I spent the final day of our trip to Israel staring down the slope of Mount Carmel in silent reflection.
I wondered how such a beautiful and unified place had come to exist in a country most everyone here equates with injustice and violence. I pondered how the example of Haifa, dubbed the City of Unity by the locals, could expand its reality to the whole of this troubled region. The solution seems lost in the guise of greed we mistake for politics. It seems mired in a history so few understand and even fewer care to give due credence.
There was a bombing in Haifa over a year ago, which I recalled while staring into the belly of the city below. The news we received in America was the same as always--a suicide bomber entered a night club. What we didn't hear was that the night club was a hot spot for Muslims, Christians and Jews alike. We also didn't hear that the club was co-owned by a Muslim and a Jew. After the bombing, the owners didn't wait for an inquiry. They rebuilt it, and today it thrives again.
I took one more look down the mountain before heading back to my motel, which is owned and operated by the Rutenberg Institute, an educational facility atop Mount Carmel. In the early 20th century, Pinchas Rutenberg willed a significant sum of money for the construction of a school for Muslim, Jewish and Christian children from across Israel. It proved to be one of many stories of cooperation I never expected to hear.
Upon my return home, people asked if I felt unsafe. I told them, "Only when tempted by the best hummus on the planet. I'm allergic to tahini."
No, I never felt unsafe. Israel doesn't exist in a time warp. Its citizens don't shut themselves inside, waiting for the next bombing. They live life like us. They share our disdain for violence. Haifa bustles. The inhabitants search for solutions.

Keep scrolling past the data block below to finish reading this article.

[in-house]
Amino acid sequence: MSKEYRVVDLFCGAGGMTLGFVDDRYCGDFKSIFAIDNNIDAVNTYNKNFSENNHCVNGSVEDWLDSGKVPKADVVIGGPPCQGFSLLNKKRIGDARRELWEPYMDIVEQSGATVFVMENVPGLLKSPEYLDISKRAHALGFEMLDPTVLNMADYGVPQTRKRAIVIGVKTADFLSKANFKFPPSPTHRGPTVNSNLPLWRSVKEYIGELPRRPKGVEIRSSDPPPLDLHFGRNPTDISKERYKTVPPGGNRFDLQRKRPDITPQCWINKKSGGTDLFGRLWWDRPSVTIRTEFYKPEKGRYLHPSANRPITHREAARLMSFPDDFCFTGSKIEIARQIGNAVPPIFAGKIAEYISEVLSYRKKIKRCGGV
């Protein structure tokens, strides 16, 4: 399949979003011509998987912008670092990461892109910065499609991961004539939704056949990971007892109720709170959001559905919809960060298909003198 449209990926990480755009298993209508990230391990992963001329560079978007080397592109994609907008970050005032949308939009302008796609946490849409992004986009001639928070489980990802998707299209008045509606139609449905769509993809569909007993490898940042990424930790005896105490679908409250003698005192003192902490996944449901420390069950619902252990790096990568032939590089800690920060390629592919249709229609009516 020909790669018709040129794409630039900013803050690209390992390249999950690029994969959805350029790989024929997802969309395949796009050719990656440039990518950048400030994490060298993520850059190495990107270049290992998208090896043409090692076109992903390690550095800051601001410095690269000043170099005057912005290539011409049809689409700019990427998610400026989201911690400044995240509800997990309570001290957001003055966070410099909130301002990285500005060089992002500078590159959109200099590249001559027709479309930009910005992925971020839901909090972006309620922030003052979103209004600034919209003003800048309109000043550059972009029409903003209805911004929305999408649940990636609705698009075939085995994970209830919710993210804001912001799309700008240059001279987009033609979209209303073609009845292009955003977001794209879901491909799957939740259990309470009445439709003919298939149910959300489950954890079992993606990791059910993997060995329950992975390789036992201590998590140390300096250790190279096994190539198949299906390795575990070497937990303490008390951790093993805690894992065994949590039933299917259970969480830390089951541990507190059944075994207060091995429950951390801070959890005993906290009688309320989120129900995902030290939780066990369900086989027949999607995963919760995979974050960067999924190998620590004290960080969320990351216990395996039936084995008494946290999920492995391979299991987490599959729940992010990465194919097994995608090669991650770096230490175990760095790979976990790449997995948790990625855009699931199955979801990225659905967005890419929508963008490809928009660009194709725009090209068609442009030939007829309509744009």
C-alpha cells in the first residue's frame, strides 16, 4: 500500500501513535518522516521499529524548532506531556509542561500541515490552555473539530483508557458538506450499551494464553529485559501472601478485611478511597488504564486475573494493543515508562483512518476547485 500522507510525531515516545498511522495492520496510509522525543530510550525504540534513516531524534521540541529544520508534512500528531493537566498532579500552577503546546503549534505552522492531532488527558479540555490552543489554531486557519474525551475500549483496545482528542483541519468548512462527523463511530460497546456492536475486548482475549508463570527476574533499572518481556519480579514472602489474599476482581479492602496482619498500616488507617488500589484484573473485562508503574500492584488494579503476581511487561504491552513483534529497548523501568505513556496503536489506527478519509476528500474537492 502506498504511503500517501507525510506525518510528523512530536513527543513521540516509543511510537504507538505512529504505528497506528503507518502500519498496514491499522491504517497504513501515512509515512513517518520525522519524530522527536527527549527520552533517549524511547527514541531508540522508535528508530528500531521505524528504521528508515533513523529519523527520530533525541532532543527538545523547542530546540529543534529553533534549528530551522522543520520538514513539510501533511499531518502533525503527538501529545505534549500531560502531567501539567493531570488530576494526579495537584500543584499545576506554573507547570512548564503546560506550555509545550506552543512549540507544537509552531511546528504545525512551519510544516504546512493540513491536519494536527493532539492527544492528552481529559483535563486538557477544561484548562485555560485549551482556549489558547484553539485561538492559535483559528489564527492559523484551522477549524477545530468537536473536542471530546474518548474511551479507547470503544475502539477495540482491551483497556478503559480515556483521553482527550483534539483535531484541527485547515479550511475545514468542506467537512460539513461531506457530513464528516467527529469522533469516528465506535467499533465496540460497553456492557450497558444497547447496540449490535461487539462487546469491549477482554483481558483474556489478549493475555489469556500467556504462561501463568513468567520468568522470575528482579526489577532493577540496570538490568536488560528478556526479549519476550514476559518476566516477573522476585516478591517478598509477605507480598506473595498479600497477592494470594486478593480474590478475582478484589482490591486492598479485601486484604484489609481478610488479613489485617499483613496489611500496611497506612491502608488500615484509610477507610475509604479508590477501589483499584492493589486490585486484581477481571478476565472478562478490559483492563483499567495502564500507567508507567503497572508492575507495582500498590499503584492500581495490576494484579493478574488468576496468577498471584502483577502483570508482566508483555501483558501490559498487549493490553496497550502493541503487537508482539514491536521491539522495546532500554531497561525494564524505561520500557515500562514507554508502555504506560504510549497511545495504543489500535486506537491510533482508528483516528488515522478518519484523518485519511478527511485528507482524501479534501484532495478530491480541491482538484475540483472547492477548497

No, I never felt unsafe; just worried that places like the Rutenberg will close or business people will be financially forced to succumb to the disunifying forces of ignorance.
I returned to my life refreshed and with an unmistakable sense of clarity. A week later, I came home late to find our back door damaged. I walked quickly to my bedroom. I took the change from my pocket and threw it where my change plate had sat since the day we moved in. The coins clanked off the dresser top. After accusing my wife of pulling a fast one, I noticed other things missing.
"We've been robbed."
The police gave us information about our neighborhood, of which we had no idea.
"I don't want to make you feel unsafe," he said. "But you should take precautions."
"Should we move to Israel?" I joked.
He looked confused.
"Forget it," I said, hugging my wife as I laughed at life's minor ironies.